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A low-mass binary neutron star: long-term ejecta evolution and kilonovae with weak blue emission

Kawaguchi, K., Fujibayashi, S., Shibata, M., Tanaka, M., & Wanajo, S. (2021). A low-mass binary neutron star: long-term ejecta evolution and kilonovae with weak blue emission. The Astrophysical Journal, 913(2): 100. doi:10.3847/1538-4357/abf3bc.

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Creators:
Kawaguchi, Kyohei, Author
Fujibayashi, Sho1, Author
Shibata, Masaru1, Author
Tanaka, Masaomi, Author
Wanajo, Shinya1, Author
Affiliations:
1Computational Relativistic Astrophysics, AEI-Golm, MPI for Gravitational Physics, Max Planck Society, ou_2541714

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Free keywords: Astrophysics, High Energy Astrophysical Phenomena, astro-ph.HE,General Relativity and Quantum Cosmology, gr-qc
Abstract: We study the long-term evolution of ejecta formed in a binary neutron star (BNS) merger that results in a long-lived remnant NS by performing a hydrodynamics simulation with the outflow data of a numerical relativity simulation as the initial condition. At the homologously expanding phase, the total ejecta mass reaches $\approx0.1\,M_\odot$ with an average velocity of $\approx0.1\,c$ and lanthanide fraction of $\approx 0.005$. We further perform the radiative transfer simulation employing the obtained ejecta profile. We find that, contrary to a naive expectation from the large ejecta mass and low lanthanide fraction, the optical emission is not as bright as that in GW170817/AT2017gfo, while the infrared emission can be brighter. This light curve property is attributed to preferential diffusion of photons toward the equatorial direction due to the prolate ejecta morphology, large opacity contribution of Zr, Y, and lanthanides, and low specific heating rate of the ejecta. Our results suggest that these light curve features could be used as an indicator for the presence of a long-lived remnant NS. We also found that the bright optical emission broadly consistent with GW170817/AT2017gfo is realized for the case that the high-velocity ejecta components in the polar region are suppressed. These results suggest that the remnant in GW170817/AT2017gfo is unlikely to be a long-lived NS, but might have collapsed to a black hole within ${\cal O}(0.1)$ s.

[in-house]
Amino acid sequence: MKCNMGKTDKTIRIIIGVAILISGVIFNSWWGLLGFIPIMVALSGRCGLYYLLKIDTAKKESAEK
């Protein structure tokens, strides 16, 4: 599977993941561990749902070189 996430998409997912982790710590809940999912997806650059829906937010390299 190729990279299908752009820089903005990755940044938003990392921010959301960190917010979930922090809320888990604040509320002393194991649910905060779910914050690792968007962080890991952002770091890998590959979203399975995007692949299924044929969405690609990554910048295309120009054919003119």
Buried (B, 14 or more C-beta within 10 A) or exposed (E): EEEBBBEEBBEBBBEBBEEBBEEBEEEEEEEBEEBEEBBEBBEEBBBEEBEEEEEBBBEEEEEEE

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Dates: 2020-12-292021
Publication Status: Published in print
Pages: 24 pages, 21 figures, submitted to ApJ
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Rev. Type: -
Identifiers: arXiv: 2012.14711
DOI: 10.3847/1538-4357/abf3bc
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Title: The Astrophysical Journal
Source Genre: Journal
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Pages: - Volume / Issue: 913 (2) Sequence Number: 100 Start / End Page: - Identifier: -